Friday, January 4, 2019

Country Saviors or Crony Capitalists?

Will rural Mississippi finally get better internet access? There are many pleasures to be gained from enjoying the pastoral life.  Unfortunately, a bane of such living is the lack of broadband internet access in much of Mississippi.  Living in the sticks too often means just that - living in the sticks away from copper and fiber.  Mississippi electric coops will try to get permission from the legislature this year to provide internet service to "underserved" areas in Mississippi.  Journeyman reporter Bobby Harrison reported in Mississippi Today recently:

Northern District Public Service Commissioner Brandon Presley believes access to high speed internet in rural areas is as important now as was providing electricity in the early 20th century.

“It is the No. 1 request that comes to the PSC,” Presley said. “It is what I get asked about everywhere I go.

“I stop into a country store to get a Coca Cola, and the first thing I am asked is when are we going to get internet.”

Presley, a Nettleton Democrat, believes Mississippi’s 25 rural electric power cooperatives can play a vital role in providing high speed internet to underserved areas. As chair of the PSC, which provides oversight and regulations to Mississippi utilities, he said internet access is a major issue for him.

During the 2019 session, Presley will advocate for legislation to authorize the rural power cooperatives, which are owned by their customers and provide electricity to many, particularly rural areas of the state, to offer high speed internet services.

“This is about being a door opener for high speed internet to the rural areas,” Presley said. “Ask any politician in the state should people in rural areas have access to the same internet services as people in Jackson?”

He said it is an economic development, as well as quality of life issue. Presley cites the lack of high speed internet access in some parts of the state as one of the reasons for “brain drain” — where educated millennials are leaving the state.

“Our proposal will not ask for one copper penny of taxpayer money. And it will not propose any new regulations,” said Presley. “It will just give the EPAs the option to offer the services.”

The rural electric cooperatives, used to be known as electric power associations, trace their genesis to the 1930s when they were created through federal legislation to help bring electricity to rural areas.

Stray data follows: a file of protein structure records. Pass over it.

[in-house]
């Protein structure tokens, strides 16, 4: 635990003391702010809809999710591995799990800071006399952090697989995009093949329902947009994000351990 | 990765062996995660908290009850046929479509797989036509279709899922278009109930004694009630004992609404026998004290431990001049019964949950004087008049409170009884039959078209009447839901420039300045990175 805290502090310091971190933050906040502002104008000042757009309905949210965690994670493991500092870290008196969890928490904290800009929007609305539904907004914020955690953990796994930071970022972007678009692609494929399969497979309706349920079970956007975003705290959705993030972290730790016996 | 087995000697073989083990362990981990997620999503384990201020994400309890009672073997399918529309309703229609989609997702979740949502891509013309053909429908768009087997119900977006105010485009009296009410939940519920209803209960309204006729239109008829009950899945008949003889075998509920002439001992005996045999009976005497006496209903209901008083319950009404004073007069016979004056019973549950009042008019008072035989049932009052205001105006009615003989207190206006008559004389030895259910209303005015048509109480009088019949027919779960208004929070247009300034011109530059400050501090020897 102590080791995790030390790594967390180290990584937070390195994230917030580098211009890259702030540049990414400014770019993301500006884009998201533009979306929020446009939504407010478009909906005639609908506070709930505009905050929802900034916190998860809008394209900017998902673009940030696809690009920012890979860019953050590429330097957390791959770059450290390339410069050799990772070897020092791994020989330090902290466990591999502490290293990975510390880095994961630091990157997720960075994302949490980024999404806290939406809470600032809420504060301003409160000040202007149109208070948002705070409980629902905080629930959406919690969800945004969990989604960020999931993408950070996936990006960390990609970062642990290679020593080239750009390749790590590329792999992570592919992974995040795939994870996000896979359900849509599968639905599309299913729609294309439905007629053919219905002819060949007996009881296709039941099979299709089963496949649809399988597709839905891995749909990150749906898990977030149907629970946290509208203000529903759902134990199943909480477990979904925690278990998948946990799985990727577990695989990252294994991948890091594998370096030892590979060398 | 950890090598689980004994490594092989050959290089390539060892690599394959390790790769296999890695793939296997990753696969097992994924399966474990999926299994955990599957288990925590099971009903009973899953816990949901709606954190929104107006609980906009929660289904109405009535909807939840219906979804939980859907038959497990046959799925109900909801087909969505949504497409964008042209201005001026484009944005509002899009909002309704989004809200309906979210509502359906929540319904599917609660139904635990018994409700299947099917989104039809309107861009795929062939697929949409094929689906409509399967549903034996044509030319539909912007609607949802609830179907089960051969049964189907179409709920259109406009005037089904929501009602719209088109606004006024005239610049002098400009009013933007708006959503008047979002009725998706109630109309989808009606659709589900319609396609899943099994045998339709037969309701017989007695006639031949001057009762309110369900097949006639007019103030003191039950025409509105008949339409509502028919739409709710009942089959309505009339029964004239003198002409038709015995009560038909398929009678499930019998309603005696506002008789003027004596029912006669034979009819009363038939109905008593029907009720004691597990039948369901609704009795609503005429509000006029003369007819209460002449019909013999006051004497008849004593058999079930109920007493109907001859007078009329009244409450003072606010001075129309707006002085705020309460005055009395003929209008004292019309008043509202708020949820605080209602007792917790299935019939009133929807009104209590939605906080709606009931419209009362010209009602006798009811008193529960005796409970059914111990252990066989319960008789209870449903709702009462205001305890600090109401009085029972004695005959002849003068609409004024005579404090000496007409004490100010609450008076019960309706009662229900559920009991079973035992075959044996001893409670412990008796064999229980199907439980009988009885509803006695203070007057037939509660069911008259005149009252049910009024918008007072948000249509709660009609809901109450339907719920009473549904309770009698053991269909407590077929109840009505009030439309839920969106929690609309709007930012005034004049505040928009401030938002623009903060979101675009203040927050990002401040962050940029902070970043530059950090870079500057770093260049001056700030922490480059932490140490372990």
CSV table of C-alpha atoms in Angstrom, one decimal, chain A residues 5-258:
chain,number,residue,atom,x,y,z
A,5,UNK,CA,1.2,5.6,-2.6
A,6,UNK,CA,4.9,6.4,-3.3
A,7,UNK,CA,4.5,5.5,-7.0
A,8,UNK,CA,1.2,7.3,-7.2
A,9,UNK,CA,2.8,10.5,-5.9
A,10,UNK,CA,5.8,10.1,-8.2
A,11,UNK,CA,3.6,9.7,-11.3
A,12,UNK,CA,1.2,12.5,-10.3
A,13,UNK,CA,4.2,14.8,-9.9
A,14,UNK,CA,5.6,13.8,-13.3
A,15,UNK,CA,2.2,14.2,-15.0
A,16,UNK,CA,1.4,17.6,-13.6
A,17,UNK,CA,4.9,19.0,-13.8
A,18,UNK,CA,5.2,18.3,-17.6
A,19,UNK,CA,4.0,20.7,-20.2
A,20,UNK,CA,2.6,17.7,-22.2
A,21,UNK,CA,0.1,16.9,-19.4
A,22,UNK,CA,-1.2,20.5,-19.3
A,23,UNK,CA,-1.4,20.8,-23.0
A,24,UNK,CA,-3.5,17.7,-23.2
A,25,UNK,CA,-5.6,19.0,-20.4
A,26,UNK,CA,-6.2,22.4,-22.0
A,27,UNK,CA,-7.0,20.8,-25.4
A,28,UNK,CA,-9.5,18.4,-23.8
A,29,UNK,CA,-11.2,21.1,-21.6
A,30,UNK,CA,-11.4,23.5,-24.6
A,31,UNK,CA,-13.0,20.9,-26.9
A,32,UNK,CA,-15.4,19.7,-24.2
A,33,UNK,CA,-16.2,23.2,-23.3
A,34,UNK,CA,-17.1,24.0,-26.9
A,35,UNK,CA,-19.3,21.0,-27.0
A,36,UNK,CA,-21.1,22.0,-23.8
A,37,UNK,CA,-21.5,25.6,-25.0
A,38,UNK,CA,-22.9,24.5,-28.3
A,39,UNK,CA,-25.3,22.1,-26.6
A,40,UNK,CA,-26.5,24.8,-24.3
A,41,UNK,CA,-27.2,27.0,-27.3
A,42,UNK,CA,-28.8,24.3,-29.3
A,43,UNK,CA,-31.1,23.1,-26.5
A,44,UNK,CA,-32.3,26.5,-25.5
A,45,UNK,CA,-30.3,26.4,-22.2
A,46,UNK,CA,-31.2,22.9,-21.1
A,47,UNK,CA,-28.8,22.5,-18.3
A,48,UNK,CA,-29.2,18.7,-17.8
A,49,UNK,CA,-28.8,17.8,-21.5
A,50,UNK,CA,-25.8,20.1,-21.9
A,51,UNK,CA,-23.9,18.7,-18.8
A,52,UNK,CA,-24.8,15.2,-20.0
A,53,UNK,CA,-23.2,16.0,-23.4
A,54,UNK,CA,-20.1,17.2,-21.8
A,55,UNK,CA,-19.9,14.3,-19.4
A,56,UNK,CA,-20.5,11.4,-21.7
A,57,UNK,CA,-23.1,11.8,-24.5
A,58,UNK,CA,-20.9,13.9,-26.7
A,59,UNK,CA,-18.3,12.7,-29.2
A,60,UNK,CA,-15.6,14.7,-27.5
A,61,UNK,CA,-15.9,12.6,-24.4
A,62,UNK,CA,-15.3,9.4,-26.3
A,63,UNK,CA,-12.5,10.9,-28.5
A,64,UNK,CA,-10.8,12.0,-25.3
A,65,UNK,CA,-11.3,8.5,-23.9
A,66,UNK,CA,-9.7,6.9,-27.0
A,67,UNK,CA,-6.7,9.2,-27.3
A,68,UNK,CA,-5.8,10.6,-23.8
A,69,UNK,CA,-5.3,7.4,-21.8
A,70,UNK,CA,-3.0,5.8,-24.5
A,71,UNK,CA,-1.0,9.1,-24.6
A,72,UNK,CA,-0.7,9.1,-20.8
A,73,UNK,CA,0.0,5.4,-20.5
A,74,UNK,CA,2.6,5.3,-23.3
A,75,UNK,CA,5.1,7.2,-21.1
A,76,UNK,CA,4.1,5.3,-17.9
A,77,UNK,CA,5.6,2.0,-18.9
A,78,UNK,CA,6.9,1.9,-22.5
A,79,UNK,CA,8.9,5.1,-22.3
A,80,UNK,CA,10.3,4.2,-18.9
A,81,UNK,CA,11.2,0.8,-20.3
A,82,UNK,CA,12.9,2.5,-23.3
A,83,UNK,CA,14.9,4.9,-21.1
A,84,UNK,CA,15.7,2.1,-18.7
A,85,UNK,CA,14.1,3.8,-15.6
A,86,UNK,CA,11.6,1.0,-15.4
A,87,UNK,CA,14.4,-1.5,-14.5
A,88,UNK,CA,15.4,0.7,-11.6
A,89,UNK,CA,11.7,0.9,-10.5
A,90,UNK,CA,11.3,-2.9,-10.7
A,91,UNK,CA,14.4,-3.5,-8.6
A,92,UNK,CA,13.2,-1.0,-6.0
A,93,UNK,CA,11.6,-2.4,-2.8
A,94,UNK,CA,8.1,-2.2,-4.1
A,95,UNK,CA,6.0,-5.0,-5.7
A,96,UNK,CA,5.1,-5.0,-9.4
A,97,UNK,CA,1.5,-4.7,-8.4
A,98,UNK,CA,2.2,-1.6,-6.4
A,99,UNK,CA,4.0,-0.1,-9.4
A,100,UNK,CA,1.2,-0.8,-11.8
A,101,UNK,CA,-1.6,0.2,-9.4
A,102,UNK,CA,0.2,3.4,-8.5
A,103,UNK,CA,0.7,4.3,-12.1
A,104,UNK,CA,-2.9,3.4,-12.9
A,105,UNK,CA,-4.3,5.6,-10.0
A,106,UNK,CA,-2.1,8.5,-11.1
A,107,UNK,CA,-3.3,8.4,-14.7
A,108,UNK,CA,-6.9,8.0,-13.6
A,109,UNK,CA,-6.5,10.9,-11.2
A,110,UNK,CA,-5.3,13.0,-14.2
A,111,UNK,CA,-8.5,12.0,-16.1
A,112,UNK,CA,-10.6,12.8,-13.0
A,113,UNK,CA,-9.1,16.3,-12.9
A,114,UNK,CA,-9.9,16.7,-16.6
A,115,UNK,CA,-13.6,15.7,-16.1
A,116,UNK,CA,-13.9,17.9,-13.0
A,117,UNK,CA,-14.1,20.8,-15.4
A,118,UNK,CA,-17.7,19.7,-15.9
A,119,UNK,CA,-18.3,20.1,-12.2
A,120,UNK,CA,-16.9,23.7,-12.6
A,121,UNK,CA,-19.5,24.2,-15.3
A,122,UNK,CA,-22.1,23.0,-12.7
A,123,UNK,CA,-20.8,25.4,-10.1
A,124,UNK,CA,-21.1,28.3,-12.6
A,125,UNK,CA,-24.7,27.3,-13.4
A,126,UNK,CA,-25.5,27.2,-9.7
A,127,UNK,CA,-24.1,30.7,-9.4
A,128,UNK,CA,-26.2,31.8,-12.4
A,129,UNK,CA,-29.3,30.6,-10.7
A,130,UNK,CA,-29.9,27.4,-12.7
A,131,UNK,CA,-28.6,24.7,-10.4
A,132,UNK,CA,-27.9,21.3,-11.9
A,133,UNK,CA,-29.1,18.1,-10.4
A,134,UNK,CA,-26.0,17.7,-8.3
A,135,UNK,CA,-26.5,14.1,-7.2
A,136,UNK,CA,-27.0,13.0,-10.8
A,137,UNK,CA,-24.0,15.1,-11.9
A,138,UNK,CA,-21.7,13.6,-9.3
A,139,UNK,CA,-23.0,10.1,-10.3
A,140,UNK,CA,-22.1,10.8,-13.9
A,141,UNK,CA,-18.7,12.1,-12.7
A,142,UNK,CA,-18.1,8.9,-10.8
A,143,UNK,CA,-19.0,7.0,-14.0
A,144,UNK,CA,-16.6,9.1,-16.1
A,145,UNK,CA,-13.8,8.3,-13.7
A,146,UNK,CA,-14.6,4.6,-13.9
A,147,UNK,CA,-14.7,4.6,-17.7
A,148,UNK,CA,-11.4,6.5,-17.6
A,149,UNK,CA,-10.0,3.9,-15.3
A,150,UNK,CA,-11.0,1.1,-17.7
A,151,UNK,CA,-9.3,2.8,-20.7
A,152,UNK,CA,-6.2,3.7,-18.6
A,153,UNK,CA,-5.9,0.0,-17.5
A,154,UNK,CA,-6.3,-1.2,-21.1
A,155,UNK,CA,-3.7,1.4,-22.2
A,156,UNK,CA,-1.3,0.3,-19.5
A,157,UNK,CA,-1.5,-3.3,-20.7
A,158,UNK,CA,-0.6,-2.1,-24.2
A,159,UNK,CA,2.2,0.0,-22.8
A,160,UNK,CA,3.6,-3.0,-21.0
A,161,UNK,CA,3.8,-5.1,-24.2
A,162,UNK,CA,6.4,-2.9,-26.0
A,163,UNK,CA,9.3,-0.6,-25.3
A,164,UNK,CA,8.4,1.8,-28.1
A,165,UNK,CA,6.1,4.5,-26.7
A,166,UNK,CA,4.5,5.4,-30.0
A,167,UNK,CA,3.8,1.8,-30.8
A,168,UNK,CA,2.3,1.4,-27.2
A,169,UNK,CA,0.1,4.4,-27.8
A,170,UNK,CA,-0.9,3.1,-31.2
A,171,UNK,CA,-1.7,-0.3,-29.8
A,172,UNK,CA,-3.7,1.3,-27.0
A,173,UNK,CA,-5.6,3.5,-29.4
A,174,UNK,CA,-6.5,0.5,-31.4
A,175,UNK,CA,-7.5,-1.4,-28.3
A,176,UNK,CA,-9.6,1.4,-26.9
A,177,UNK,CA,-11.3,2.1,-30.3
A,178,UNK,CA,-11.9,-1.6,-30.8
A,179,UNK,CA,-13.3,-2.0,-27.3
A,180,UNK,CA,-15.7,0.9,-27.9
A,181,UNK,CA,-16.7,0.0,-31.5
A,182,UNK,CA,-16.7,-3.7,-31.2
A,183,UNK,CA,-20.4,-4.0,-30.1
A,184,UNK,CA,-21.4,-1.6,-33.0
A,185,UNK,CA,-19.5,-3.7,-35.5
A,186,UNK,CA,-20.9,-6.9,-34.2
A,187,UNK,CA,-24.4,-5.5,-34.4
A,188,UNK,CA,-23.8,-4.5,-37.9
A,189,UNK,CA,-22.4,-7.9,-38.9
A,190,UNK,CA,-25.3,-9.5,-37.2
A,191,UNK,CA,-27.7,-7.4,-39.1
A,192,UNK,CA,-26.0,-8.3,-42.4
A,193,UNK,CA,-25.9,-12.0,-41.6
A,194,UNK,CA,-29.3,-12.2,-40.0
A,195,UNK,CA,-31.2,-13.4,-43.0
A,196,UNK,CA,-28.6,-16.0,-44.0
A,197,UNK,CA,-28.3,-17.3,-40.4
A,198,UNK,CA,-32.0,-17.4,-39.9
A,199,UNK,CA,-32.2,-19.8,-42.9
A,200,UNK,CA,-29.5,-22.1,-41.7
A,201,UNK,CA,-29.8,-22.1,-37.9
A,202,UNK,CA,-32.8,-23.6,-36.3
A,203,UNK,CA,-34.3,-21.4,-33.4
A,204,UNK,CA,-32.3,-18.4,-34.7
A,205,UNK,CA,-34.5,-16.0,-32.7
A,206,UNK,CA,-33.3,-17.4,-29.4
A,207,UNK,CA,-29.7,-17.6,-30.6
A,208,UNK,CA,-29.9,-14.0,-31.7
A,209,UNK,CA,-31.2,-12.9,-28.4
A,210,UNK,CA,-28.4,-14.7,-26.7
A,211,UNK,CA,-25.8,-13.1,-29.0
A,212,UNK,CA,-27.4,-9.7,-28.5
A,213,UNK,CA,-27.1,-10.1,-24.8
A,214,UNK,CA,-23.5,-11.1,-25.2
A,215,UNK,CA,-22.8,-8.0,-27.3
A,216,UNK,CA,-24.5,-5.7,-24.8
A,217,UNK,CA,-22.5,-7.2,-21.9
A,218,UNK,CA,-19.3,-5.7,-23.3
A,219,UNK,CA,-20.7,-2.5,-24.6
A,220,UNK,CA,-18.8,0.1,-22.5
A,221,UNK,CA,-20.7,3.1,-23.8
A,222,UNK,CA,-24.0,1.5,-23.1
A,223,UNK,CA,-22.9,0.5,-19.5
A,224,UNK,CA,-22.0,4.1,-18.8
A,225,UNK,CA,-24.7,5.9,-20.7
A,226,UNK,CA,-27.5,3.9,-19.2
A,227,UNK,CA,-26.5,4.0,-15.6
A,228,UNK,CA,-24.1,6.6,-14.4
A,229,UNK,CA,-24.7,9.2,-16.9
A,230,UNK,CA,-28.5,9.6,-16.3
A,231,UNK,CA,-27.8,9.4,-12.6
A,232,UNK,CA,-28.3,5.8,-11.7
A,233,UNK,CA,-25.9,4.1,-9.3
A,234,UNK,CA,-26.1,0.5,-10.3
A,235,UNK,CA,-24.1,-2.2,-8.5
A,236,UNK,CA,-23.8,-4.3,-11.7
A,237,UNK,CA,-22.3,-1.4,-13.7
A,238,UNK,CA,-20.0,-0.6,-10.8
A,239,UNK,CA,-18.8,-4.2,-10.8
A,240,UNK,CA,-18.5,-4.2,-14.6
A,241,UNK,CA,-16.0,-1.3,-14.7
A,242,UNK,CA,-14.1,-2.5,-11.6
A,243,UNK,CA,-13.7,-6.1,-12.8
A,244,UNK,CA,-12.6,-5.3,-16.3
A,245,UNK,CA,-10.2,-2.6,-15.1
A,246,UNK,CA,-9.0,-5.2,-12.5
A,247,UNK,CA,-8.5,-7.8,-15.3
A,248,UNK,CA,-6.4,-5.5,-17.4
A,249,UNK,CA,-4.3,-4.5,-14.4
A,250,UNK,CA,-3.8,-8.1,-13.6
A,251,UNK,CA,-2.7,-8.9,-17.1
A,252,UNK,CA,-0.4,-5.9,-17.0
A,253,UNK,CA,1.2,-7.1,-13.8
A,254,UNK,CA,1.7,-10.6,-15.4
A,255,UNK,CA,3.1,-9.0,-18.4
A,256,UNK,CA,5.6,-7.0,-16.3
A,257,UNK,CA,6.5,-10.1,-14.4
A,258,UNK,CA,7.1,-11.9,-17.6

Presley and others maintain the lack of accessible high speed internet is placing rural communities at a disadvantage just as the lack of electricity did at an earlier time.

For instance, state Sen. Neil Whaley, R-Potts Camp, said he has a family member living in rural Marshall County in north Mississippi, working for a tech company, who had the opportunity to work from home for the company, but could not because of the lack of high speed internet.

“I am definitely interested in this issue,” he said.

But as often is the case in the legislative process, passing the law might not be simple as it seems.

State Rep. Jody Steverson, R-Ripley, who is vice chair of the House Public Utilities Committee, said there are some issues with allowing the cooperatives to offer internet services. Steverson, who admittedly has a background of being employed in the cable television and internet provider industry, said he is concerned with cooperatives, which are public utilities, competing against private companies in more populated areas. And, he said, he is concerned about the cooperatives incurring debt by trying to offer the service in more rural areas where it is not cost effective.

“Another question about this possible legislation is how will getting into the broadband business impact (utility) pole attachment rate terms and conditions between EPAs and other telecoms once they are in competition?” Steverson asked. It is not uncommon for cable companies to rent space on utility poles from electricity providers.

Still, Steverson said he will be open-minded on any proposed legislation.

According to various studies, Mississippi is near the bottom in terms of access to high speed internet or broadband. The Federal Communications Commission ranks Mississippi last in terms of broadband access with 72 percent of the population having access to download speeds of at least 25 mbps and upload speeds of 3 mbps. Presley said that speed is in reality not fast enough for some activities, such as conducting telemedicine.

When asked about the rural cooperatives, Lisa Shoemaker, executive director of the Mississippi Cable Telecommunications Association, said, “Mississippi cable operators support efforts to expand broadband to unserved areas. We welcome discussion with other telecomm providers as well as legislative leadership and Gov. Bryant on ways we can work together to close the digital divide in Mississippi.”

She said that members of her association had invested $381 million and are now investing $48.5 million annually “to expand both the capacity and reach of our broadband networks. Those networks span 24,000 miles making our services available to approximately 850,000 homes and businesses, including many rural customers in Mississippi.”

But Presley maintains that if the traditional companies are not going to fill the broadband void, the cooperatives should have that option.